Ancient Adornment: Turquoise Jewelry in the Yellowjacket Pueblo
Purchasing jewelry comes with certain connotations in our culture. Depending on the type and style, a necklace, bracelet or ring can be an artistic expression, a sign of status, or a representation of a deep and loving commitment. From royalty all the way to the average person, humans the world over have found ways to express their emotions, enhance their status, or add glamour to their appearance with jewelry.
When we look back over the panorama of human history, we come to understand that personal adornment is a concept which has been around as long as mankind. Cultures across the globe have their own ideas about what is precious and valuable enough to be worn and the meaning behind each piece. Even prehistoric societies were believers in the beauty of jewelry. The picture of their lives which we have been able to piece together from the things they left behind show us the same importance we attach to items of jewelry today.
Long before cities like Denver and Boulder became bustling hubs of human activity, the ancient city of Yellowjacket Pueblo was home to a vibrant culture in southwestern Colorado. The site was inhabited mainly in two time periods, the first beginning in 500 AD and lasting until 700 AD, and the second habitation beginning around 900 AD, when people began to return to the pueblo. This second settlement would last until between 1250 to 1275. What would remain after those habitations paints a picture of their lives for us today.
It is believed that Yellowjacket Pueblo was an ancient city center for religion and politics, as well as part of a network of trade that brought many objects from out of the local area into the city. Various items found in the site, such as shells and pottery, came from far beyond the borders of the pueblo. Trade may have included types of food as well. It is possible that the inhabitants of Yellowjacket traded their plentiful deer meat for items such as turquoise from further south.
Pottery found in the site, according to Dr. John Cater, one of the archaeologists involved in the excavation of Yellowjacket Pueblo, followed the general trends of the time period. The evidence showed a fondness for the black on red ware found in southeastern Utah, which adds to the conclusion that Yellowjacket was an area engaged in trade. Along with the pottery, archaeologists found a great many jewelry pendants. There was also evidence of what may have been a lapidary shop. The room may also have been a spot where someone made fine tools. The work would have been labor intensive and another indication of the importance of trade goods. Flakes from high quality stones filled some of the pits in the room. Dr. Cater also mentions there being jet and turquoise found in many parts of the room.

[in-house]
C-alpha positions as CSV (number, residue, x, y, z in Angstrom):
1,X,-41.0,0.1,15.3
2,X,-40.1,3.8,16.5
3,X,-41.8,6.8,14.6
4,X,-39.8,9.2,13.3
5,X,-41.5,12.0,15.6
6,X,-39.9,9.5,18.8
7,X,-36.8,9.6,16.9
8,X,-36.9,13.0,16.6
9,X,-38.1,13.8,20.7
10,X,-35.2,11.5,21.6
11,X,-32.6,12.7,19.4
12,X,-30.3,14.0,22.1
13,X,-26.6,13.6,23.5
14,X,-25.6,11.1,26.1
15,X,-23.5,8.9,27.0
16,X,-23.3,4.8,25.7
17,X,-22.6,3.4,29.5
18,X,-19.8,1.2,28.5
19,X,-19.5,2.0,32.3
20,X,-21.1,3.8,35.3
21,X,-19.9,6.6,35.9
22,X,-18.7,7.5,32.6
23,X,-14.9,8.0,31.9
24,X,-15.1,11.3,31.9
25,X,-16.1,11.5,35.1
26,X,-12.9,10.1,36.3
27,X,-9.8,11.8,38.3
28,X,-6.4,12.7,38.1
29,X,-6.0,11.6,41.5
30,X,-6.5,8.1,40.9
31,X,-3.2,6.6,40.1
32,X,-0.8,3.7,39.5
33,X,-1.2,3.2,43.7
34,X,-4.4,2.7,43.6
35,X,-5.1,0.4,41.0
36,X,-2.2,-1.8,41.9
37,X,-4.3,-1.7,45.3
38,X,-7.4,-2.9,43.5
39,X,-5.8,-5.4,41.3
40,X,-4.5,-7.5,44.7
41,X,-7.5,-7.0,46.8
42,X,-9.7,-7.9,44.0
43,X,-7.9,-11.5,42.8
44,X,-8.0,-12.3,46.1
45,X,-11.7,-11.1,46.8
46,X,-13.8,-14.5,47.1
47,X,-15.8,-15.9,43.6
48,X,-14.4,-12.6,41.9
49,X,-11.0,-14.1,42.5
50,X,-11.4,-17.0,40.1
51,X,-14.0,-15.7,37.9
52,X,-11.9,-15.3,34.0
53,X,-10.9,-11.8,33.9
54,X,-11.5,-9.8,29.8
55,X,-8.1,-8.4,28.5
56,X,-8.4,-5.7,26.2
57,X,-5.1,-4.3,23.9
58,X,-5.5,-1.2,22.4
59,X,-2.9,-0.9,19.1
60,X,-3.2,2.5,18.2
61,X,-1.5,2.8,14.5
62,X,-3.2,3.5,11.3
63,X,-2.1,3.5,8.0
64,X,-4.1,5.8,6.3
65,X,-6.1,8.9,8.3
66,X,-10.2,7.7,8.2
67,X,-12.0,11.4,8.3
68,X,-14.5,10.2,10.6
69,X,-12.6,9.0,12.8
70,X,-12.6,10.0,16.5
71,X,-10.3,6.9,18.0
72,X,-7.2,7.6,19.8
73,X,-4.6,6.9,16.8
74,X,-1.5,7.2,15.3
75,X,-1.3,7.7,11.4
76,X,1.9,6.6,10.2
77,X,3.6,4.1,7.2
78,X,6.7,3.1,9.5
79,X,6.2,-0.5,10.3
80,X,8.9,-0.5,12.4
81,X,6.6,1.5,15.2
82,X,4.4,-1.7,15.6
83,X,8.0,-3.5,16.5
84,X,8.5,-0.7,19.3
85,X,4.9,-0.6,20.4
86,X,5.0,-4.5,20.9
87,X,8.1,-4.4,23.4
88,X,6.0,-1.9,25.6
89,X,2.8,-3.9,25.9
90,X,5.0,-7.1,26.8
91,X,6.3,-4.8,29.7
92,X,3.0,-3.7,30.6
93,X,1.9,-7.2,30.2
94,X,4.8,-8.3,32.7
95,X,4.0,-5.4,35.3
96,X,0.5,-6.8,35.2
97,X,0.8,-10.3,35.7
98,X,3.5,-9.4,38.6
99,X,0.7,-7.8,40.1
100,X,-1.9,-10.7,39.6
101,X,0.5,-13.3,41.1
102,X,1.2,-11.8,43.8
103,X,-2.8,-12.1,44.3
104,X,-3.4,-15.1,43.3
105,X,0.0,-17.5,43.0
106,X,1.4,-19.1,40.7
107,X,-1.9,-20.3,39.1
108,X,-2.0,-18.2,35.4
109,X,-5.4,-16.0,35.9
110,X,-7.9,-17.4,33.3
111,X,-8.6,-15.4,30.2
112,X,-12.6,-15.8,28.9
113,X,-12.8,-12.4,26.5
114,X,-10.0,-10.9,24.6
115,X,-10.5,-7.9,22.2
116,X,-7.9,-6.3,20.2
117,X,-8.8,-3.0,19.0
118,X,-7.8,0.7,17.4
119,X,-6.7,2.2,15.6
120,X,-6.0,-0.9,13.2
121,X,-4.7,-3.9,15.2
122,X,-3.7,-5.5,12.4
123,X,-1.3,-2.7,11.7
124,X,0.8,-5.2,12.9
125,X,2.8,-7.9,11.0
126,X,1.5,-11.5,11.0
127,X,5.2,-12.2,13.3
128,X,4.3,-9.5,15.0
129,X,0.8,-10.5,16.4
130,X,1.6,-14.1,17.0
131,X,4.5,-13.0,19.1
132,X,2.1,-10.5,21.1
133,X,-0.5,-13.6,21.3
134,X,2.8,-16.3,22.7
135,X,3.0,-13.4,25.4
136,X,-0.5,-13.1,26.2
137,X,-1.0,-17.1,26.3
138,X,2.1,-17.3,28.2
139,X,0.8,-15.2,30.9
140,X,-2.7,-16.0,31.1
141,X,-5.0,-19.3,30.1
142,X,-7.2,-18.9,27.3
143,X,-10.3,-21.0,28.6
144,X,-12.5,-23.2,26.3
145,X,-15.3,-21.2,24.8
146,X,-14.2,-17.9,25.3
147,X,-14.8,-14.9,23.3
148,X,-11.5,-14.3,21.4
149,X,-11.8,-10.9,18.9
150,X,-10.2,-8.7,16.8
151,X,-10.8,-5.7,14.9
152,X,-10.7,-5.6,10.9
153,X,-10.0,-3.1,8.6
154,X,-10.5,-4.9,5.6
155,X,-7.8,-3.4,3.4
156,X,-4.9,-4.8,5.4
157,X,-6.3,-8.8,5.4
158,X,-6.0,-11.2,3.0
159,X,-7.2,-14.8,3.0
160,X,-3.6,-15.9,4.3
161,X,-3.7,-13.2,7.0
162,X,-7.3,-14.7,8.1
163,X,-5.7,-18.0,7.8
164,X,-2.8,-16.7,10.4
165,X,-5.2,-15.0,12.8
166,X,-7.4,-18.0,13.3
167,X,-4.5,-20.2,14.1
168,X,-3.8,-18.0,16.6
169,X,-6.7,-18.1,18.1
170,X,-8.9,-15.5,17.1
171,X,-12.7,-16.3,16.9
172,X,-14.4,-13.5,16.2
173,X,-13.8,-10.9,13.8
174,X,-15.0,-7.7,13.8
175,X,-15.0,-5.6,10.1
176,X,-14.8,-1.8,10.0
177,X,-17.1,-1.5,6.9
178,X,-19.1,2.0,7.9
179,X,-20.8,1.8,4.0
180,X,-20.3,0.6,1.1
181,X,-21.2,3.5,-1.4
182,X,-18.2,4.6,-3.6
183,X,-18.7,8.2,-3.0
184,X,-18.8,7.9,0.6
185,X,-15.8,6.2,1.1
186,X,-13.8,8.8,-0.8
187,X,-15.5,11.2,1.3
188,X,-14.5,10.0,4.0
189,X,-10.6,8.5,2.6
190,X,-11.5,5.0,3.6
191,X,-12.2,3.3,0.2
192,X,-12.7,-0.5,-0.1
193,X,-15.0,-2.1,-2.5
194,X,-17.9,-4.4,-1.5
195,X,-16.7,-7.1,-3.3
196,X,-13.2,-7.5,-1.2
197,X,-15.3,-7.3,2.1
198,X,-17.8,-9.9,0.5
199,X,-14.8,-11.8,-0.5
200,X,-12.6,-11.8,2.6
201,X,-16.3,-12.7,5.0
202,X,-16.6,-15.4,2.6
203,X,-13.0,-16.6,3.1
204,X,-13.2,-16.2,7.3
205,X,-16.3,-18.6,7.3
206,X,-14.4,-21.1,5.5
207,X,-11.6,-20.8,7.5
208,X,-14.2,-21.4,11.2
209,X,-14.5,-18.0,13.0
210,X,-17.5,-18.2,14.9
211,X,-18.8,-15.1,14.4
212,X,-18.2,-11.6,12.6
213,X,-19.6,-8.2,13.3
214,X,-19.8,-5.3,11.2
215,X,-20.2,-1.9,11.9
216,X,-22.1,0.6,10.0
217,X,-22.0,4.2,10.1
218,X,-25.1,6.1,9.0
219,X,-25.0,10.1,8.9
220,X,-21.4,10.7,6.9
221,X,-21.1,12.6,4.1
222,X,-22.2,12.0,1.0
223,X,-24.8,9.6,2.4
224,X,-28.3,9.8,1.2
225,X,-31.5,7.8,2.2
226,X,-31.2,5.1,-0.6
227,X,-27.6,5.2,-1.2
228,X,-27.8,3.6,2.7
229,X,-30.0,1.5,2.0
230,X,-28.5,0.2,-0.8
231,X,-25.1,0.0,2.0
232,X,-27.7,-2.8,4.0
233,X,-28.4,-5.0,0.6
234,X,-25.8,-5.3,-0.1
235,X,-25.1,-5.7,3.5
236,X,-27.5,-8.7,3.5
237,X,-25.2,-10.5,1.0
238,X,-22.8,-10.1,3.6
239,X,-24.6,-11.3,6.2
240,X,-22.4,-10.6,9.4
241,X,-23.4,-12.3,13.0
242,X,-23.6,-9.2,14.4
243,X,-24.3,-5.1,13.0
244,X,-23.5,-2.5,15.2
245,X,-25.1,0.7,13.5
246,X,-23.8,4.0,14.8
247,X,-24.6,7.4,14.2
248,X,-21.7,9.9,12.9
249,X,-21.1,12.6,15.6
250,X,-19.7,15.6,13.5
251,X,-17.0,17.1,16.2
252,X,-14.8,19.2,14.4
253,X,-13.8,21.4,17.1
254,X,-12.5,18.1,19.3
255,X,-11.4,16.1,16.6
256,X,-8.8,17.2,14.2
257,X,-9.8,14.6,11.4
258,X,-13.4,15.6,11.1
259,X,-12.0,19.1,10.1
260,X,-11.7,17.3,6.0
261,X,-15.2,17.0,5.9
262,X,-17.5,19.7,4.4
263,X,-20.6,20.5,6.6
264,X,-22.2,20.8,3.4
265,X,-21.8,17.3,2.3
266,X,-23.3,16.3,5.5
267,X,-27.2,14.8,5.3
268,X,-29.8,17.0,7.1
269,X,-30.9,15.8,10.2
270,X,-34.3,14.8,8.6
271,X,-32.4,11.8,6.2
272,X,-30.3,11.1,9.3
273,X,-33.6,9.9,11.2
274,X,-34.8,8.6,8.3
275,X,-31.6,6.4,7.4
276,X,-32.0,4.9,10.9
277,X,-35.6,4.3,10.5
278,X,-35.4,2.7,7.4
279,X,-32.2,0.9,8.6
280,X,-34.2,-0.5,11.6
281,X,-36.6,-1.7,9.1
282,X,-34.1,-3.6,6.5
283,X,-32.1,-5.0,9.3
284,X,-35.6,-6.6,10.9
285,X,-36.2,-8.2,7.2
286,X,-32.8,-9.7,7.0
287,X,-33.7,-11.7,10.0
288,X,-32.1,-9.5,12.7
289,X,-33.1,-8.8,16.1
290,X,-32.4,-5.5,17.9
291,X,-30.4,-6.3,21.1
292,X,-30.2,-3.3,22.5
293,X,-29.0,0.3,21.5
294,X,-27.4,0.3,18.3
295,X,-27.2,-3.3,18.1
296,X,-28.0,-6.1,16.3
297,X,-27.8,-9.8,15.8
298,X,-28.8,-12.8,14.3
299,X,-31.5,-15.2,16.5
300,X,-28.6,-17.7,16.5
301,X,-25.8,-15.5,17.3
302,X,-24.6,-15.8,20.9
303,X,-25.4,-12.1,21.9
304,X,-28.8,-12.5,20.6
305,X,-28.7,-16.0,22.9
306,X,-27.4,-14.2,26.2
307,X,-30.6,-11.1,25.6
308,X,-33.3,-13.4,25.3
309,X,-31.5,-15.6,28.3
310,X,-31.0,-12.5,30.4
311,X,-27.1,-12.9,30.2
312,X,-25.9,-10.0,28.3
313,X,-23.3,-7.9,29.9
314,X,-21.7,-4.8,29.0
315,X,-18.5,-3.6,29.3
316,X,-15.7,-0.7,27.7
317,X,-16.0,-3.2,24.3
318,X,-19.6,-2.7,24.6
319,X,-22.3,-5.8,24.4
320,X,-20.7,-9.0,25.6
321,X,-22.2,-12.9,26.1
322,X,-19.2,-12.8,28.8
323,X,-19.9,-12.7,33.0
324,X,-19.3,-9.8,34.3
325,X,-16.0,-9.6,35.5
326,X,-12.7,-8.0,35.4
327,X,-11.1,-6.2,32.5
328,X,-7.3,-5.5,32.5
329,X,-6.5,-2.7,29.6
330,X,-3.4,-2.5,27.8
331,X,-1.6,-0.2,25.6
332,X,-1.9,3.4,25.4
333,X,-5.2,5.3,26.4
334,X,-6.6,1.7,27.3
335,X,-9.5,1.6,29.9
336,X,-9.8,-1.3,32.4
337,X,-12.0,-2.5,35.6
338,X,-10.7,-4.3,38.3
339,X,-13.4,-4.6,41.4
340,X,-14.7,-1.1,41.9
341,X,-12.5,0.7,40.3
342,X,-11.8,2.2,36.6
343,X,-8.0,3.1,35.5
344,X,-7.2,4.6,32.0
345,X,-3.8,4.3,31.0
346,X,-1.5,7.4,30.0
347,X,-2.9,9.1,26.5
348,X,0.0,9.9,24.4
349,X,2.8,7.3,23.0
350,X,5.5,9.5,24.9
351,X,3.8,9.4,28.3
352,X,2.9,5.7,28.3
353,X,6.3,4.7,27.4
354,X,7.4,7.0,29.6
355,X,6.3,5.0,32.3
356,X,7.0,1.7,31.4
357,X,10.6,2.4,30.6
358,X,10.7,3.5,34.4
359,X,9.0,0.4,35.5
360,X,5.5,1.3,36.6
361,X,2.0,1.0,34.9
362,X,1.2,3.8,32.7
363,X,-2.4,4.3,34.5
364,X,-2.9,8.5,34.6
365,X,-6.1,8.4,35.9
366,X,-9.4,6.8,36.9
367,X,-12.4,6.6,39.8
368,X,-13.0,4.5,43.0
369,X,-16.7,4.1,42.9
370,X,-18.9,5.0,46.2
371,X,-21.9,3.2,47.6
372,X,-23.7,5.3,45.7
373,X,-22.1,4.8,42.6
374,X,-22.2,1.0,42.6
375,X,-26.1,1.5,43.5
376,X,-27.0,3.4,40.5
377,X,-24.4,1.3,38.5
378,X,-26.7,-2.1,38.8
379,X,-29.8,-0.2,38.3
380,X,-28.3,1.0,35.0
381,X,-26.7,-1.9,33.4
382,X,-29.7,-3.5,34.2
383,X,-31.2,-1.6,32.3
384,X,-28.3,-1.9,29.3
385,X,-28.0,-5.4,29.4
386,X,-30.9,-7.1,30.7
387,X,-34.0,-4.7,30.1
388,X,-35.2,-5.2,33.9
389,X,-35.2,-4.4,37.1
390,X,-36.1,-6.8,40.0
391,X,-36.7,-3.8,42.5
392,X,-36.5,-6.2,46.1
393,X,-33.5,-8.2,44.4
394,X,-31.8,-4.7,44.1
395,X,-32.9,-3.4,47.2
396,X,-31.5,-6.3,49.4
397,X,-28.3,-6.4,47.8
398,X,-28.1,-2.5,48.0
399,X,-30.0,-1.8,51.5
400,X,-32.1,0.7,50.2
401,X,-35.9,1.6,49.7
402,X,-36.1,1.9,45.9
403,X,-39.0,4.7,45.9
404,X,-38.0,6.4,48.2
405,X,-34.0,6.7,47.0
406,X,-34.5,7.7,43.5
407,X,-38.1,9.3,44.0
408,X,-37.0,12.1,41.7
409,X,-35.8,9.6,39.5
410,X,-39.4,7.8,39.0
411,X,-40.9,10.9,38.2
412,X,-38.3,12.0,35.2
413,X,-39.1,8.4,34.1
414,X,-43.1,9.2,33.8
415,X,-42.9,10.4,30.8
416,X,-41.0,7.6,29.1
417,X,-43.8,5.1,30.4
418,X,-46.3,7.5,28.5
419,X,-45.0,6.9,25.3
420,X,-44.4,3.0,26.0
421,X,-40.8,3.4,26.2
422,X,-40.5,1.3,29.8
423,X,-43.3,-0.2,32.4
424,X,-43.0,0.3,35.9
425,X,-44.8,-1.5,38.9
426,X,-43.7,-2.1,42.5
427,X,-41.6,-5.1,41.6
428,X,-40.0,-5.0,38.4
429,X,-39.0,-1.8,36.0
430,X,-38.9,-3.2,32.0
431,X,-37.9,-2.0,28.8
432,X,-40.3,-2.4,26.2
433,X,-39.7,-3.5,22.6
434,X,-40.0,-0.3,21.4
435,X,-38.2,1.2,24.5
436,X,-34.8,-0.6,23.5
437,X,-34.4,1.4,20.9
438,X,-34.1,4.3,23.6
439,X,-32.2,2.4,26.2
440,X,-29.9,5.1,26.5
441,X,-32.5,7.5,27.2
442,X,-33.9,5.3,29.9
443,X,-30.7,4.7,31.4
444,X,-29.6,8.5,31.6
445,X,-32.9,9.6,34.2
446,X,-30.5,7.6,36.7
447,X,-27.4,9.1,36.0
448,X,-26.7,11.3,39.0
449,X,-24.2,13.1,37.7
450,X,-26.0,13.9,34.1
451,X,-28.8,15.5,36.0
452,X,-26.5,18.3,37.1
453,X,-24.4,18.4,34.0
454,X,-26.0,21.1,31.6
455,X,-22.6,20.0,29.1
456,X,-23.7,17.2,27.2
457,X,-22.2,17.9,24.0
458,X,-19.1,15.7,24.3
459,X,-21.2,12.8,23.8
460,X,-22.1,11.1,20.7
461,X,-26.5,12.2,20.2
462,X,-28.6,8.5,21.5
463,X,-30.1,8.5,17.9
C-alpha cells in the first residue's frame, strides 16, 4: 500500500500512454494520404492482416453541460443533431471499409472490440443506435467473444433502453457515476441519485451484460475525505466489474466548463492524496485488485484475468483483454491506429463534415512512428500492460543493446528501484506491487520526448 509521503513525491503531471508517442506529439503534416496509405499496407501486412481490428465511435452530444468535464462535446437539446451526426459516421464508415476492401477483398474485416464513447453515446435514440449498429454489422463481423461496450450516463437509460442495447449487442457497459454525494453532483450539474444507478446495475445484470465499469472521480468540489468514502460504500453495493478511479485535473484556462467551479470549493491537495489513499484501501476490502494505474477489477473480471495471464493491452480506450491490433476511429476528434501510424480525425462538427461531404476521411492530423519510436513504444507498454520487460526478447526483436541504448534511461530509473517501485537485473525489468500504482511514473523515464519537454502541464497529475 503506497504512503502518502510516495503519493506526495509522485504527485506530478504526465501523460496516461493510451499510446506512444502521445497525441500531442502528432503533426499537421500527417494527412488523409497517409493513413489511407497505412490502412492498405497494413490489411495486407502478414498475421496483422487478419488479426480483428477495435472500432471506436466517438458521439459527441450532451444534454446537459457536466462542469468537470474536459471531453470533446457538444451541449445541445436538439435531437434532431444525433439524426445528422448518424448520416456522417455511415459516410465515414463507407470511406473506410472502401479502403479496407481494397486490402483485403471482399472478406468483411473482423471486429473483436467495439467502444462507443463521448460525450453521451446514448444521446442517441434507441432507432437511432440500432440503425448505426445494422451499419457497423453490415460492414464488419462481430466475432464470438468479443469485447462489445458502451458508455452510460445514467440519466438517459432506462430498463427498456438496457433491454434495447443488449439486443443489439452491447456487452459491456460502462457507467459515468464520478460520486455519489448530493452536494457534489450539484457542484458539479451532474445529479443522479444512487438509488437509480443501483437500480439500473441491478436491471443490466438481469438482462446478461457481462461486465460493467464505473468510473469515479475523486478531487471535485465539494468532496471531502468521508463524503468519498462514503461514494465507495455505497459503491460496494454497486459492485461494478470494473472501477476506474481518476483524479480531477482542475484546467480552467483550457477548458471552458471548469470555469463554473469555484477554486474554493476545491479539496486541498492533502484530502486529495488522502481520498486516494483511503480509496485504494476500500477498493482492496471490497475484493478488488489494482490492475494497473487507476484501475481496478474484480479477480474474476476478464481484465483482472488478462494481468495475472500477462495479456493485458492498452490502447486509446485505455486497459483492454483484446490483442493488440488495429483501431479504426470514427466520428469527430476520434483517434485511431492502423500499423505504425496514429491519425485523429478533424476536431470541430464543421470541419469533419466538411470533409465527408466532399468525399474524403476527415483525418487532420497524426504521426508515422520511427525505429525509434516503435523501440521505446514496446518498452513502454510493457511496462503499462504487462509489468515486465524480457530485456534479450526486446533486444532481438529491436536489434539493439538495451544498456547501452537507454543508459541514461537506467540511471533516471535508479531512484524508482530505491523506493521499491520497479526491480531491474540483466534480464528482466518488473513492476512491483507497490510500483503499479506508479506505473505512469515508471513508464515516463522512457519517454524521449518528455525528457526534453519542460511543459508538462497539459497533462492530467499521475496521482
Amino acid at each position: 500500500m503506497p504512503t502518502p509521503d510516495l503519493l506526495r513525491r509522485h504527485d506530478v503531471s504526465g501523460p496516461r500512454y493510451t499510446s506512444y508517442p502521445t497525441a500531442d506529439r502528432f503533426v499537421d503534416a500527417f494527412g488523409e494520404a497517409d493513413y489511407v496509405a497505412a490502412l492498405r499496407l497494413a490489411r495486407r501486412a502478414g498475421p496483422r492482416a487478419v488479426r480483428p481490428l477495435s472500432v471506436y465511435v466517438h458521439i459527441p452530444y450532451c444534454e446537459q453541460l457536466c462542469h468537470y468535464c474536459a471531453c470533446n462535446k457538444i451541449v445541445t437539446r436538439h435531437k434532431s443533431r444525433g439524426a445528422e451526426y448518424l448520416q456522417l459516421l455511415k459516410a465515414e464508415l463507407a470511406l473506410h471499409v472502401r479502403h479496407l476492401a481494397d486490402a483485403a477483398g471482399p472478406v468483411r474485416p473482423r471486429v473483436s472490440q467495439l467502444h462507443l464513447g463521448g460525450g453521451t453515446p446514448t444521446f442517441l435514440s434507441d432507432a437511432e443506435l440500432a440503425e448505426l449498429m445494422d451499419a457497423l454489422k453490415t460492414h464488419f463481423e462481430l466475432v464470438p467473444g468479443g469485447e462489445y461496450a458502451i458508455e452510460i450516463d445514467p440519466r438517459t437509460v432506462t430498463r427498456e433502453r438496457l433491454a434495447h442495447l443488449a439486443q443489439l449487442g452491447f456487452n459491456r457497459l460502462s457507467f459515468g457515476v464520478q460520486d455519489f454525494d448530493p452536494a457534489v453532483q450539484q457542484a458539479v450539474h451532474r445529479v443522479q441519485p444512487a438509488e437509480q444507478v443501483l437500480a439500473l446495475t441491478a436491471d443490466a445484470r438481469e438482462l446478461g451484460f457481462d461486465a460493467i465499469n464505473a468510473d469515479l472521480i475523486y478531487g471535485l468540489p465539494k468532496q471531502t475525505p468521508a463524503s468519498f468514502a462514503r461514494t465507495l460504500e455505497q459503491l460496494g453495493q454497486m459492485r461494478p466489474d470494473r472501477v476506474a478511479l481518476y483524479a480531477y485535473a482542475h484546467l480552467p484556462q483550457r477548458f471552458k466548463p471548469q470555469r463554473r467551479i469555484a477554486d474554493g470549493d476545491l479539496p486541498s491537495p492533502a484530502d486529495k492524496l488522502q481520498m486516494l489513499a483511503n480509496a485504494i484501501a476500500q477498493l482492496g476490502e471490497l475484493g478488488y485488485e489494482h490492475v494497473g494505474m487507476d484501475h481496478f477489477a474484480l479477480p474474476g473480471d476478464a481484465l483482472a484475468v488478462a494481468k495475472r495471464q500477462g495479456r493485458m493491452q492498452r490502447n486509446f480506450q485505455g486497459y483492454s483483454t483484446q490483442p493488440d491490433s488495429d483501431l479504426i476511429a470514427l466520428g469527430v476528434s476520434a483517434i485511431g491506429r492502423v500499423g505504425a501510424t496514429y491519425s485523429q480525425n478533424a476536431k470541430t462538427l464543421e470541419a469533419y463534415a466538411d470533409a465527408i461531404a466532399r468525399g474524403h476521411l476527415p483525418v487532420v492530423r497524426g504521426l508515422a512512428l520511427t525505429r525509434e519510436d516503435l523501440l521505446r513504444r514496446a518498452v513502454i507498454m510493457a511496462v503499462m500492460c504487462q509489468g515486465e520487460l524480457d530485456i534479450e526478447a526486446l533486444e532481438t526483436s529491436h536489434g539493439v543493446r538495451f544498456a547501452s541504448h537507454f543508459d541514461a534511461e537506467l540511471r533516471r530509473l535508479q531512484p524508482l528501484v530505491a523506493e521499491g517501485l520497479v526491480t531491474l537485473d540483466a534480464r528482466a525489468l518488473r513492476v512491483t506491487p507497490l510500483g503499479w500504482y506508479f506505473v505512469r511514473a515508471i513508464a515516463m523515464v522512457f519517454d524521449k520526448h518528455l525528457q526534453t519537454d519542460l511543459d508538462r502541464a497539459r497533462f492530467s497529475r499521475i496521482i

Though it made an appearance among the remains, turquoise was not one of the main pendant components found in the site. Turquoise was not a common material in the area around Yellowjacket. What pieces of turquoise found there likely was traded from the area around Santa Fe. Cater described many of the pendants as made of red shale. Most were about the size of “an Eisenhower dollar” or smaller, with a single perforation at the top. Some also had serrated edges. What the stones were suspended on was likely organic material, which did not survive. The pendants were found all over, on the floors, in the fill and in the offering pits of the kivas.
There were also shell pendants. Such shells are believed to have come from the Gulf of California, a distance of almost eight hundred miles. Dr. Cater and his colleagues found shells perforated on either end and strung into necklaces, along with what looked like clam shells with the center carved out and made into bracelets.
The beliefs about why these pendants were found in so many spots reminds us of the human story behind the history. This story reflects our similarities to these long-ago people. As John Cater puts it, “artifacts represent part of the human experience of the past”. The structures Ancestral Pueblo people called home were built with ceremony. When they were “opened”, specific figures were carved into the floor then filled with white sand. Special pendants were considered room offerings. Should the structure be abandoned, these offerings of both stone and other materials would be burned and the ash scooped into the offering pit. It would then be sealed with fresh clay and everything pulled down around it. According to Cater, the people would “breathe life into” the structure when they opened it, then hold a ceremony “closing it so no one could take that life away”.
Ancient jewelry reflected human emotion as well. Cater talked about the burial of an infant in another area not far from Yellowjacket. The infant’s remains bore a lignite pendant around the neck. To Cater, this was a sign of reverence. It can be a reminder of that emotional connection such adornment can make for all of us. Such a burial item shows the deep love held by those burying this child.
That attachment to human emotion is the most important story behind many of the artifacts pulled from such sites. Cater believes the smallest “piece of pottery represents something that meant something to someone in the past”. In that respect, jewelry is an important link in the story of these ancient people. As Cater says, “it adorns the people who are wealthy and it adorns the people we love.” Such a connection is not hard for the modern world to understand.
Interview with Dr. John D. Cater conducted by Debra Doggett
Kuckelman, Kristin. The Archaeology og Yellow Jecket Pueblo. Crow Canyon Archaeological Center. 2003. http://www.crowcanyon.org/researchreports/YellowJacket/Text/yjpw_introduction.asp
Rohn, Author Image “Ewing Site near Yellow Jacket” AAHS. http://www.az-arch-and-hist.org/2012/03/arthur-rohn-the-neglected-stage-of-puebloan-culture-history/